Volume 630, October 2019
|Number of page(s)||8|
|Section||Letters to the Editor|
|Published online||23 September 2019|
Letter to the Editor
Origin of the system of globular clusters in the Milky Way
Kapteyn Astronomical Institute, University of Groningen, 9747 AD Groningen, The Netherlands
2 Dipartimento di Fisica e Astronomia, Università degli Studi di Bologna, Via Gobetti 93/2, 40129 Bologna, Italy
3 INAF – Osservatorio di Astrofisica e Scienza dello Spazio di Bologna, Via Gobetti 93/3, 40129 Bologna, Italy
Accepted: 9 September 2019
Context. The assembly history experienced by the Milky Way is currently being unveiled thanks to the data provided by the Gaia mission. It is likely that the globular cluster system of our Galaxy has followed a similarly intricate formation path.
Aims. To constrain this formation path, we explore the link between the globular clusters and the known merging events that the Milky Way has experienced.
Methods. To this end, we combined the kinematic information provided by Gaia for almost all Galactic clusters, with the largest sample of cluster ages available after carefully correcting for systematic errors. To identify clusters with a common origin we analysed their dynamical properties, particularly in the space of integrals of motion.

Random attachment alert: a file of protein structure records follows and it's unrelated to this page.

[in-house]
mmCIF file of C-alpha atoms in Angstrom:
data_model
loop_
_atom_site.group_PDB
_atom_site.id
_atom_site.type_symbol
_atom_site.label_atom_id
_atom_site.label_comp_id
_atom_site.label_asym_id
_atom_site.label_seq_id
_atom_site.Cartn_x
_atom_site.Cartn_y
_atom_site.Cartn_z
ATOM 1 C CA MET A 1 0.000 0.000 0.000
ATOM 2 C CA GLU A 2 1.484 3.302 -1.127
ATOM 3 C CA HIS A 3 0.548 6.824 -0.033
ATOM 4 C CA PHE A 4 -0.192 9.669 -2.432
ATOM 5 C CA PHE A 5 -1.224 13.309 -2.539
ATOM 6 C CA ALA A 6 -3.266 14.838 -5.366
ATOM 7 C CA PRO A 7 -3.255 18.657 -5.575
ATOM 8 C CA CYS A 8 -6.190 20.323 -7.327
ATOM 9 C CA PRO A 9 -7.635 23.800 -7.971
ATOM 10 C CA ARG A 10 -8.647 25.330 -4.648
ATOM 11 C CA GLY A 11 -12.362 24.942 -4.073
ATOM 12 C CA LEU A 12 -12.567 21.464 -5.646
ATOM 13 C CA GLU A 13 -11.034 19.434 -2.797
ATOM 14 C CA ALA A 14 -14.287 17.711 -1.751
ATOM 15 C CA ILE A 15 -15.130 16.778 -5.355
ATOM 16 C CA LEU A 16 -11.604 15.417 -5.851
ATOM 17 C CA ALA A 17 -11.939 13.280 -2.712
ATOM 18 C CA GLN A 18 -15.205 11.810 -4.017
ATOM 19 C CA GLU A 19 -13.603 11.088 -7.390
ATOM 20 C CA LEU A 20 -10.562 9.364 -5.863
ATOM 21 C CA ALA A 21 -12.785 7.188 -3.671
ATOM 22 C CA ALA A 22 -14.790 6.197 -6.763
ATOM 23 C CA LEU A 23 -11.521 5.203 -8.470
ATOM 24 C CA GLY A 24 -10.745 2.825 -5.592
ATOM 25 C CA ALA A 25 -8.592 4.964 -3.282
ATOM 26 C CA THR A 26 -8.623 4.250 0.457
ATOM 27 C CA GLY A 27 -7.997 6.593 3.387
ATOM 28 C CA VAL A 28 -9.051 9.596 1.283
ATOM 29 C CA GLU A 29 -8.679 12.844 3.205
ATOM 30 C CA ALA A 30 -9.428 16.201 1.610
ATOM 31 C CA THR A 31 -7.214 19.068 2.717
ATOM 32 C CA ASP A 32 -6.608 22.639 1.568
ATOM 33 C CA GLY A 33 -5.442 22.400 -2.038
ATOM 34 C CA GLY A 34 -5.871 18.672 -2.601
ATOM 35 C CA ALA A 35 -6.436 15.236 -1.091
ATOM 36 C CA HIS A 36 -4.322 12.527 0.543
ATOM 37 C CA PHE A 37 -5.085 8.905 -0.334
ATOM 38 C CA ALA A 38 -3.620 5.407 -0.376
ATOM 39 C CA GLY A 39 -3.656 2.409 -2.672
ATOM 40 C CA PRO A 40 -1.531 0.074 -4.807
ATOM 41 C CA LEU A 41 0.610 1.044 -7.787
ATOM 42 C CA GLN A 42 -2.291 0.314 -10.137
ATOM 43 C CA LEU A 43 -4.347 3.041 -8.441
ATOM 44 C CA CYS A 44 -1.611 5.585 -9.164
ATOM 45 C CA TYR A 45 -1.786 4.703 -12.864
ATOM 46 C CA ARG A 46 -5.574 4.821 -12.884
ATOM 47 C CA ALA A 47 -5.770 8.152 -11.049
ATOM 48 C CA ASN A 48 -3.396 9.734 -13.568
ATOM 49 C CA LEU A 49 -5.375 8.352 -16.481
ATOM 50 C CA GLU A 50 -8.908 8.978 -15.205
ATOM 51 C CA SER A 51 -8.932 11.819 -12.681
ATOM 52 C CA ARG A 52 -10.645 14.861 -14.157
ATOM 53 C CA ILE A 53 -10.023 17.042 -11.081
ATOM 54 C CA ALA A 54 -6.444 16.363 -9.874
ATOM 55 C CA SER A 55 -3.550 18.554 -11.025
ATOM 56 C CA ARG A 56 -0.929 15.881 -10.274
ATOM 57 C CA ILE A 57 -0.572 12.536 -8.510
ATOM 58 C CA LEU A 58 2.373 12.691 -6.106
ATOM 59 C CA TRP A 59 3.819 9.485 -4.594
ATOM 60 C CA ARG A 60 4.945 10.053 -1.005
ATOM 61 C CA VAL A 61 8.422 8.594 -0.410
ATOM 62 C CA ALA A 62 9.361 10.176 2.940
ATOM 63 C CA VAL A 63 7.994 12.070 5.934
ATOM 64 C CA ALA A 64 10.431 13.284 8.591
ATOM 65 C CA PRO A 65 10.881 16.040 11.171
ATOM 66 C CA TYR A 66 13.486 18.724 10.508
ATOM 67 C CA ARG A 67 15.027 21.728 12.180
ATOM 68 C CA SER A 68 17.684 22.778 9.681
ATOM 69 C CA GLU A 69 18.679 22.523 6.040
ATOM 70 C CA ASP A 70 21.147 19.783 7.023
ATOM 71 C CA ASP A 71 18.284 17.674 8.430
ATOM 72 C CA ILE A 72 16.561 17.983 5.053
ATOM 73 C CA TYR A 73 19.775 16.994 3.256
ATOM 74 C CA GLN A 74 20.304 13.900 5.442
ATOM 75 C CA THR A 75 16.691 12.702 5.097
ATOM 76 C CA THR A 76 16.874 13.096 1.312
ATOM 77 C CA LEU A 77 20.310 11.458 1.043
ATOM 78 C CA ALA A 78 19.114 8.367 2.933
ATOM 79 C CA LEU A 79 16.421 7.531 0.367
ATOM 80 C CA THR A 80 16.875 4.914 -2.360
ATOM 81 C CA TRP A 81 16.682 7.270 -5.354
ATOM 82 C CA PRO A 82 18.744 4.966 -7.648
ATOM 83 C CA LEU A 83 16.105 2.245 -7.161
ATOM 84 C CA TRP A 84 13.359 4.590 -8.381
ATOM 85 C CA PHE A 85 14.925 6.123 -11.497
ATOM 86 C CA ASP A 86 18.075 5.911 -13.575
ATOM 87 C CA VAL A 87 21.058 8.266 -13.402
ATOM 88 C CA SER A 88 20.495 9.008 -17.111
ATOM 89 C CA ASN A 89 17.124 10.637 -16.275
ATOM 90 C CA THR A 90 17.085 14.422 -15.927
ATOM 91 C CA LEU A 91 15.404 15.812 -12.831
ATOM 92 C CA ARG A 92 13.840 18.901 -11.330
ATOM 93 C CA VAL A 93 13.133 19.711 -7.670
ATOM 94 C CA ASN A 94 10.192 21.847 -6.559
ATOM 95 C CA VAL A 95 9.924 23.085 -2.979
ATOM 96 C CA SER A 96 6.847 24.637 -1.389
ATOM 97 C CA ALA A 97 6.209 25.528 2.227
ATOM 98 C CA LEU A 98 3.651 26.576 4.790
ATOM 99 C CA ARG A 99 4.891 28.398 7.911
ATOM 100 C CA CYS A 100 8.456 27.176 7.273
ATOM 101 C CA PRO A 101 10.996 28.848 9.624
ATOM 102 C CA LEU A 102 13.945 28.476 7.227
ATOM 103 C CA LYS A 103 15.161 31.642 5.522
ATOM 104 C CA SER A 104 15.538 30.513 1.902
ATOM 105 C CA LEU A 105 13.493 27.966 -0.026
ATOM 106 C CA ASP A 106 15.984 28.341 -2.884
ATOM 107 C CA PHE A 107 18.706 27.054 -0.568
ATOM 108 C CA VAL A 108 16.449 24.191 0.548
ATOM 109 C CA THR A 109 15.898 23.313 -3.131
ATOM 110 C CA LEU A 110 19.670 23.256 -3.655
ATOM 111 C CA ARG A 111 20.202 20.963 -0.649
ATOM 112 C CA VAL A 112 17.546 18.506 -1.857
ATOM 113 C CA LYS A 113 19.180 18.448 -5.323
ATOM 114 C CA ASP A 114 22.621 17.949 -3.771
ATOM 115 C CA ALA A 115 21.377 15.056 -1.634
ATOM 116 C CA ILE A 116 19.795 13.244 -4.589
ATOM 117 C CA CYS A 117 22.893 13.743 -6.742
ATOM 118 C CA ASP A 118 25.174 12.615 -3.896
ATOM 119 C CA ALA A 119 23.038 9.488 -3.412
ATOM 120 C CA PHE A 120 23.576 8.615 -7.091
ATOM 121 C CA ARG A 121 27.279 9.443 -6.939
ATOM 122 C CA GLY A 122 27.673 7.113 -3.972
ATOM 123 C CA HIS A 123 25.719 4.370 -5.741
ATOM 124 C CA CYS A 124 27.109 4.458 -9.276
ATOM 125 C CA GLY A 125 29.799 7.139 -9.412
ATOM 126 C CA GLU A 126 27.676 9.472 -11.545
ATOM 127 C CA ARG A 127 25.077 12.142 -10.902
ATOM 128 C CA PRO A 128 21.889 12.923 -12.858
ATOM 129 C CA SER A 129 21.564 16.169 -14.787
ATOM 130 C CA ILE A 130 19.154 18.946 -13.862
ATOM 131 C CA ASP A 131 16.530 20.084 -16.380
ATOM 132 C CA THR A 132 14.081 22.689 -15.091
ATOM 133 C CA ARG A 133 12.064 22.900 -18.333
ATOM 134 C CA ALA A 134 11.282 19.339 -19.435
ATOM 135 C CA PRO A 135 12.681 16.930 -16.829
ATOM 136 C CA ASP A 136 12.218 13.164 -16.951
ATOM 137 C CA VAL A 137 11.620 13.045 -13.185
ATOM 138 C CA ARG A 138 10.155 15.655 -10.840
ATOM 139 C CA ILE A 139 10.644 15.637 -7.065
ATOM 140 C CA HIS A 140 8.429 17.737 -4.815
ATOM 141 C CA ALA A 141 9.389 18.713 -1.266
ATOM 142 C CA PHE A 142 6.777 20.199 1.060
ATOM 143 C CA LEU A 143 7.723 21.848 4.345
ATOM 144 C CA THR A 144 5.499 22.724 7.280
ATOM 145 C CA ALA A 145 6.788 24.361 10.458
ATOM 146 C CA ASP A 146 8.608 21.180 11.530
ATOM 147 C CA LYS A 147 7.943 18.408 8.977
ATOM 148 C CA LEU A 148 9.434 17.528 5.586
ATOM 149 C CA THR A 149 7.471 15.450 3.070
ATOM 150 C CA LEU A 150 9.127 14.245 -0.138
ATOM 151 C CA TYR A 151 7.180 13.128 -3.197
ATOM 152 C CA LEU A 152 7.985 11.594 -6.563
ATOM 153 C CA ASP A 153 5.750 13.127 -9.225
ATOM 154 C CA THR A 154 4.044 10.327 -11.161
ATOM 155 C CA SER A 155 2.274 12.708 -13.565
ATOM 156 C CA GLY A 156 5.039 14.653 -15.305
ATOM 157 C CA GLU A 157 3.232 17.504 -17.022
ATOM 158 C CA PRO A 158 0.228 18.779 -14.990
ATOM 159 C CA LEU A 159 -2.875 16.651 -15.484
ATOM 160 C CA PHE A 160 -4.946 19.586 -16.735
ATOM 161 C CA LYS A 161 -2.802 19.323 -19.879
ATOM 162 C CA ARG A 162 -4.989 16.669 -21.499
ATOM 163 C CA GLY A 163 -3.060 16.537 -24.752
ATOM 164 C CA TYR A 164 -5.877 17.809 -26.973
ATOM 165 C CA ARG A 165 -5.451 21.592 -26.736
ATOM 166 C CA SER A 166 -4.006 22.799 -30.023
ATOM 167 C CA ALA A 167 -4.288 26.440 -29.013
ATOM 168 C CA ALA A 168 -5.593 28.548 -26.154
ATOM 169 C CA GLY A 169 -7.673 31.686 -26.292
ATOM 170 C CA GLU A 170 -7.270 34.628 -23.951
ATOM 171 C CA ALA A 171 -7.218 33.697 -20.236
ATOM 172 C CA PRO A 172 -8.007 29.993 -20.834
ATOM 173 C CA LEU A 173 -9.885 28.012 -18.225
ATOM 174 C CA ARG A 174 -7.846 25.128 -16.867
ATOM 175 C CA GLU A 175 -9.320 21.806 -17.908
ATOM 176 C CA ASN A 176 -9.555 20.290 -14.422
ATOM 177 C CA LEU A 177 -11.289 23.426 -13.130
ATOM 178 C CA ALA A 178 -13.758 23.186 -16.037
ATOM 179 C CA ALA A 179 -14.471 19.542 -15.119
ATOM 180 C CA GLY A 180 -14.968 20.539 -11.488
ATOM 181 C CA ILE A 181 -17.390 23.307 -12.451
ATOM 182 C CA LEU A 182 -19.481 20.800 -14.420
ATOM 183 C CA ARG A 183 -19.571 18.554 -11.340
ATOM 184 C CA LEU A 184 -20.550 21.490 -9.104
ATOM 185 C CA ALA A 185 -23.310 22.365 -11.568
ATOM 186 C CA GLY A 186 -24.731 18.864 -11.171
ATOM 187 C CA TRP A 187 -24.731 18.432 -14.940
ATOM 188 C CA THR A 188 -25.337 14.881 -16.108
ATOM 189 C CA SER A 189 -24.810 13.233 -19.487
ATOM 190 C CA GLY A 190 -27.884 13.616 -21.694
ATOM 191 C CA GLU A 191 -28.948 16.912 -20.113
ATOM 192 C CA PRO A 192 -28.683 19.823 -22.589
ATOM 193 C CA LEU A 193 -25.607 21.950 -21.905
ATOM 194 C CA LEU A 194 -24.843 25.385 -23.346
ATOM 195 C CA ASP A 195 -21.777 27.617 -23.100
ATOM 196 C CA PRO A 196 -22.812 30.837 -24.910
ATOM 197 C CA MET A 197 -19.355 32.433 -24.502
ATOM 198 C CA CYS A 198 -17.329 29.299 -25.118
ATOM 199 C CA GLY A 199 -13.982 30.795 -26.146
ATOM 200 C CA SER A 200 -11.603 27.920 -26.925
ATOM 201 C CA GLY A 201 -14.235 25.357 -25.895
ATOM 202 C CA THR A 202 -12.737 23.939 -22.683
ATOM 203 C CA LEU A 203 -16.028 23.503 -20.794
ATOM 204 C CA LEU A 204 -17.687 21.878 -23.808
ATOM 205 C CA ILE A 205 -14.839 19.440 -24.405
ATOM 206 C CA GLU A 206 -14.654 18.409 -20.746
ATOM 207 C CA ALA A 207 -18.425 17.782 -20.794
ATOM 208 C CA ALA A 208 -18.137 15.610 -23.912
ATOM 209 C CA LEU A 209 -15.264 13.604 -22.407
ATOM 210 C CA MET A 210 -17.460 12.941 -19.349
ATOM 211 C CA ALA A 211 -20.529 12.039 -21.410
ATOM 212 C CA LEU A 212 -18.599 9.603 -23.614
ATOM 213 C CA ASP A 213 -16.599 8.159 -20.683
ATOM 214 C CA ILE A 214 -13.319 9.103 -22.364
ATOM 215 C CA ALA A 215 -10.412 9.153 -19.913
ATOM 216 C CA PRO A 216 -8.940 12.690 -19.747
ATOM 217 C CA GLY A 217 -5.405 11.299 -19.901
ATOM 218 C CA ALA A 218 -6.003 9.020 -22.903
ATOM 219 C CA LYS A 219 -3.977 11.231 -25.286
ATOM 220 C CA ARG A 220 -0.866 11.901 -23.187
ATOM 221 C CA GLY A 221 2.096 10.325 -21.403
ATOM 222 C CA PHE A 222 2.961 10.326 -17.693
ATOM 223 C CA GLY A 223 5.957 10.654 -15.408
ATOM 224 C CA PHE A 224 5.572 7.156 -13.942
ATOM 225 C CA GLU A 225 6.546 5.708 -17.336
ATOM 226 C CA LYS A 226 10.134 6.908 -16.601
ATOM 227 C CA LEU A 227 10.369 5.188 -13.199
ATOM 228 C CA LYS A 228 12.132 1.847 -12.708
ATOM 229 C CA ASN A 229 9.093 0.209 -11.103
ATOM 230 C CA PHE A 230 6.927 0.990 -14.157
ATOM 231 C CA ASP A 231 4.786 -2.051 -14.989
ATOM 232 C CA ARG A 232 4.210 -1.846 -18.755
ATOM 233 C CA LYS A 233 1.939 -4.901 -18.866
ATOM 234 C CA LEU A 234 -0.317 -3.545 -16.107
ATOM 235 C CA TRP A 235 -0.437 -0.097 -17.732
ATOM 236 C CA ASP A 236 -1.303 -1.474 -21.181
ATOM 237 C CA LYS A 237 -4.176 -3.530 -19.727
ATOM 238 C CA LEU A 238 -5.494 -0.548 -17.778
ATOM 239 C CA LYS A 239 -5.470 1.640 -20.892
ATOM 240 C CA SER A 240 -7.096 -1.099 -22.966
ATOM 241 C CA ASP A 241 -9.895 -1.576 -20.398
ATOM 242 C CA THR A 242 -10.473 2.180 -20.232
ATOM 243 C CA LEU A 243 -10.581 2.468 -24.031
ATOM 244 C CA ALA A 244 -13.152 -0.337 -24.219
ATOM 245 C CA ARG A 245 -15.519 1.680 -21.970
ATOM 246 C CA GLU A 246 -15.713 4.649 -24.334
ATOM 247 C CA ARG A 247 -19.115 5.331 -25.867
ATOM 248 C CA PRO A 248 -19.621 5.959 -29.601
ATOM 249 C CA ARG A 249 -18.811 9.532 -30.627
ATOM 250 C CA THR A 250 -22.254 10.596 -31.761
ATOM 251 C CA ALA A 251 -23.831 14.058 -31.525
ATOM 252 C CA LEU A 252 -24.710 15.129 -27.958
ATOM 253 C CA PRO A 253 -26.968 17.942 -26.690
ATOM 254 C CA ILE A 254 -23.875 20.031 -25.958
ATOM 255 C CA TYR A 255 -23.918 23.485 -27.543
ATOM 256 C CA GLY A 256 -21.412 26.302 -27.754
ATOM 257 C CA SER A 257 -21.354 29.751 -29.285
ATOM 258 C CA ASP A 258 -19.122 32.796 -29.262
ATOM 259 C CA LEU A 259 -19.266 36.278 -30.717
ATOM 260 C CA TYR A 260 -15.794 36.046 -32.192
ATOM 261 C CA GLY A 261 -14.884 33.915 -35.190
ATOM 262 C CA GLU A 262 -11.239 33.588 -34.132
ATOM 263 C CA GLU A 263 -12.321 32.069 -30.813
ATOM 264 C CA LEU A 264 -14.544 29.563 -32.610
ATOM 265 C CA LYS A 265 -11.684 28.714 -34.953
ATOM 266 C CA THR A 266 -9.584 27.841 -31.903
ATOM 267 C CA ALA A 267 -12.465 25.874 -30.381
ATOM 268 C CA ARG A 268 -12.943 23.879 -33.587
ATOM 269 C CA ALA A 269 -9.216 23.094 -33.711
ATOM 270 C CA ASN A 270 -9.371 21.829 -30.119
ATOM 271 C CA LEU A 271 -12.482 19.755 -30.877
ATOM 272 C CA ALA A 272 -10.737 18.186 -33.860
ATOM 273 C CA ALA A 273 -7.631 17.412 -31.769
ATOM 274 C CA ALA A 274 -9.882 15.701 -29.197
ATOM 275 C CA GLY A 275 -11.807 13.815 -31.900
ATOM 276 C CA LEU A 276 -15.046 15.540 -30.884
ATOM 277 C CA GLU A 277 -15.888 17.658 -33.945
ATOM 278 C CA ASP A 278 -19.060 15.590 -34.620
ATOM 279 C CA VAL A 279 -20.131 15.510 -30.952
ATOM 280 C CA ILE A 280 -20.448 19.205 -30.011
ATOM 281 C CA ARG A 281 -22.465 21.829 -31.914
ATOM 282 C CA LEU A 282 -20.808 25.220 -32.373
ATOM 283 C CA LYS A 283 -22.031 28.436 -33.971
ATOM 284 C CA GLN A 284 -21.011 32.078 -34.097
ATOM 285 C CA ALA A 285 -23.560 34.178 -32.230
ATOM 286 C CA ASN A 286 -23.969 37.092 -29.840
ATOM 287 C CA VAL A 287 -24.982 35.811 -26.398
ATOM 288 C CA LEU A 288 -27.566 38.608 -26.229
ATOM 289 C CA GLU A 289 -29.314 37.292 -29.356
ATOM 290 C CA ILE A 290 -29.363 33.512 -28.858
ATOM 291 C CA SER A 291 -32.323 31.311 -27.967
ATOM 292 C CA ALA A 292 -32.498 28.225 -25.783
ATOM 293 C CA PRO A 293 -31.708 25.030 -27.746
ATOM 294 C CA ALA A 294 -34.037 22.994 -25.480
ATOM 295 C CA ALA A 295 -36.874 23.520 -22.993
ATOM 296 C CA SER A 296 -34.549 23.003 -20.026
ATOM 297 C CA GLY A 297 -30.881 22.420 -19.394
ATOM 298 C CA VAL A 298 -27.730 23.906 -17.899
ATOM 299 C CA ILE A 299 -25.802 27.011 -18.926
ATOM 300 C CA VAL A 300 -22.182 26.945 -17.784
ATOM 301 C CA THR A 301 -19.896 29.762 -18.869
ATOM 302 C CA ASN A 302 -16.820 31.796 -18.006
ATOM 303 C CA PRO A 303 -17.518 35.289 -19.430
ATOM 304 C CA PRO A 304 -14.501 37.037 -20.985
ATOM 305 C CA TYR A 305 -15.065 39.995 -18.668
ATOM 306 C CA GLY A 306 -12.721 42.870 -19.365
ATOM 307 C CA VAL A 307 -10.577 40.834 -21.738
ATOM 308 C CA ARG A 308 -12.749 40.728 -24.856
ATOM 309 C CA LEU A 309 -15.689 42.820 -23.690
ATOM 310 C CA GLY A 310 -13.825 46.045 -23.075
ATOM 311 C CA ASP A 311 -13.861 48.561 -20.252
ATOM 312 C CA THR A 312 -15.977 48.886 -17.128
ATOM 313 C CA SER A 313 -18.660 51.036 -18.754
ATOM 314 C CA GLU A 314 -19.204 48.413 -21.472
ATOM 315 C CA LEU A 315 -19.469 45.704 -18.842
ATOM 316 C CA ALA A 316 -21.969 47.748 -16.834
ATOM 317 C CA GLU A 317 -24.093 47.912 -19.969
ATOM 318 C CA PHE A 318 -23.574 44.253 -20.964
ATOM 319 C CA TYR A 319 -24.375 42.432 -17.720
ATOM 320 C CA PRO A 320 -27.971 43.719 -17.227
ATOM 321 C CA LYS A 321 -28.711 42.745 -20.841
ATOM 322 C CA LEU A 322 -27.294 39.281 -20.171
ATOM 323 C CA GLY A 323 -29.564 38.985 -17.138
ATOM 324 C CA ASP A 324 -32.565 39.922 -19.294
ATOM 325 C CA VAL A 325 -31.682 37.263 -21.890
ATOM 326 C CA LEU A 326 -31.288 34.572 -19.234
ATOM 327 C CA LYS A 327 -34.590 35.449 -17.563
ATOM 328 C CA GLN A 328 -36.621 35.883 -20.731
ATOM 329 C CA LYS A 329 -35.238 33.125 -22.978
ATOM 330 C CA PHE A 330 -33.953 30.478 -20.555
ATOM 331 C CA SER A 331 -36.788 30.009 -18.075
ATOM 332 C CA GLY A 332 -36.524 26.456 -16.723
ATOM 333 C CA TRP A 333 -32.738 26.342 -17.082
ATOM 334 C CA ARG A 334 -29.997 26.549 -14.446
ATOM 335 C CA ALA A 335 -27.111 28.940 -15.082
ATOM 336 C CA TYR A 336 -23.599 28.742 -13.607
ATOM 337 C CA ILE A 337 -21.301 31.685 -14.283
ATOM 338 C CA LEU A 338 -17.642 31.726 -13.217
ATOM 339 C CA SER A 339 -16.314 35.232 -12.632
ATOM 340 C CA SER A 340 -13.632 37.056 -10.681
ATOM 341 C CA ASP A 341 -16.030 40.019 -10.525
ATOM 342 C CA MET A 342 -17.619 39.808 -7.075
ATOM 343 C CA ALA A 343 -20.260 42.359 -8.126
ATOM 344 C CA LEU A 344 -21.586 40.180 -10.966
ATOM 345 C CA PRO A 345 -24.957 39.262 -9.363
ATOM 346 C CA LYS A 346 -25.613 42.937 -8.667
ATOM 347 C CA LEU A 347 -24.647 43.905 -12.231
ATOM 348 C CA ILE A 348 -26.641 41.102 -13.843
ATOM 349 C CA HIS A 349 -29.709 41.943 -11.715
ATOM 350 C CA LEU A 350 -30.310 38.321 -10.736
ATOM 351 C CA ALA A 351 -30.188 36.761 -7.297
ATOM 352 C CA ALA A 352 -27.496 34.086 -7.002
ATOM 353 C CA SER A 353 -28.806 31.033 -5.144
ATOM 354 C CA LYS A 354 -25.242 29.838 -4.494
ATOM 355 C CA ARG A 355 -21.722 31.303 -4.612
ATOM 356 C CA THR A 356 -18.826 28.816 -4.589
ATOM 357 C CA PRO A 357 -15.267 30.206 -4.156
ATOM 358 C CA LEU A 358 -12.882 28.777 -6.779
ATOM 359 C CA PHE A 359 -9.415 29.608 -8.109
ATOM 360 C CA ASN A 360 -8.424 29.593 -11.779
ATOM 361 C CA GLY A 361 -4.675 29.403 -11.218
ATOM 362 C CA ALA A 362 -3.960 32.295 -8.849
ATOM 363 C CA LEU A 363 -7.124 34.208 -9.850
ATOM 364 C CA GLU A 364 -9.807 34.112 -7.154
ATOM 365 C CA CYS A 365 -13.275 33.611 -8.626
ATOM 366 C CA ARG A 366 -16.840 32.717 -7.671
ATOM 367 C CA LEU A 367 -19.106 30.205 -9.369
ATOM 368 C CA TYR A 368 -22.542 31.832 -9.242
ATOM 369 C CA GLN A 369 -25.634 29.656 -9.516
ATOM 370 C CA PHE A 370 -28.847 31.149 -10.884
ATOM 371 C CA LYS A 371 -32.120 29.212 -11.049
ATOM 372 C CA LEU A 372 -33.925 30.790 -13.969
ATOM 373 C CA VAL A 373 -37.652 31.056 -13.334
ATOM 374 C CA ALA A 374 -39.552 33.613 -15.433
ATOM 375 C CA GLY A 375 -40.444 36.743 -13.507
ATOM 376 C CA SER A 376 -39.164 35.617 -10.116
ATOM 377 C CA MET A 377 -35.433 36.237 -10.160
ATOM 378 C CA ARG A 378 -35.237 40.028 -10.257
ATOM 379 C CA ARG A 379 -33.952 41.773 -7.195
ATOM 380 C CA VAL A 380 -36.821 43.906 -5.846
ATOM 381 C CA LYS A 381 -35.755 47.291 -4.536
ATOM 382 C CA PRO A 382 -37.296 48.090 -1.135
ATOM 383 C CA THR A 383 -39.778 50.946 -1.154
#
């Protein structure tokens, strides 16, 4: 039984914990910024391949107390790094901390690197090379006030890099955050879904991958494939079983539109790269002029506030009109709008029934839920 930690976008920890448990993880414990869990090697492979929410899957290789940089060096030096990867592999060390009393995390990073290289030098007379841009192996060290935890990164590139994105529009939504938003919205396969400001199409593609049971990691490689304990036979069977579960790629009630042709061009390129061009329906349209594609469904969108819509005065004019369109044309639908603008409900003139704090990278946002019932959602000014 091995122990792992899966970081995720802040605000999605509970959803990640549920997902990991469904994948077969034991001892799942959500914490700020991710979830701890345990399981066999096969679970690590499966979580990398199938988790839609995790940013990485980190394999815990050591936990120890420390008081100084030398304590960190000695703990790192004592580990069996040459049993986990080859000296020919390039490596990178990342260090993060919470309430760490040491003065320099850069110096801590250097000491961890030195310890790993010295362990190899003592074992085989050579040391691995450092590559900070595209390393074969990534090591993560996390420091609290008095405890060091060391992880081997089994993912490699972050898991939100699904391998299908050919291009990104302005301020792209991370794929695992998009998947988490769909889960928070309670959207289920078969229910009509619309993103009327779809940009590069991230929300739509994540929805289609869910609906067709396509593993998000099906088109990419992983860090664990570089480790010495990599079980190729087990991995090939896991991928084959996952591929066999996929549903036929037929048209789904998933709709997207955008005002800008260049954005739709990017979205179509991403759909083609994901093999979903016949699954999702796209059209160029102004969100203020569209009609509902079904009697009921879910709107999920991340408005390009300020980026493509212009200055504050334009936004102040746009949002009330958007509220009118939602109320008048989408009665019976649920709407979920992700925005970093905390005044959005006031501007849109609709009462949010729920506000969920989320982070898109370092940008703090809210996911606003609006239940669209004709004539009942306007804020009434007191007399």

Results. We find that about 40% of the clusters likely formed in situ. A similarly large fraction, 35%, appear to be possibly associated to known merger events, in particular to Gaia-Enceladus (19%), the Sagittarius dwarf galaxy (5%), the progenitor of the Helmi streams (6%), and to the Sequoia galaxy (5%), although some uncertainty remains due to the degree of overlap in their dynamical characteristics. Of the remaining clusters, 16% are tentatively associated to a group with high binding energy, while the rest are all on loosely bound orbits and likely have a more heterogeneous origin. The resulting age–metallicity relations are remarkably tight and differ in their detailed properties depending on the progenitor, providing further confidence on the associations made.
Conclusions. We provide a table listing the likely associations. Improved kinematic data by future Gaia data releases and especially a larger, systematic error-free sample of cluster ages would help to further solidify our conclusions.
Key words: globular clusters: general / Galaxy: kinematics and dynamics / galaxies: dwarf / Galaxy: formation / Galaxy: evolution
© ESO 2019
Current usage metrics show cumulative count of Article Views (full-text article views including HTML views, PDF and ePub downloads, according to the available data) and Abstracts Views on Vision4Press platform.
Data correspond to usage on the plateform after 2015. The current usage metrics is available 48-96 hours after online publication and is updated daily on week days.
Initial download of the metrics may take a while.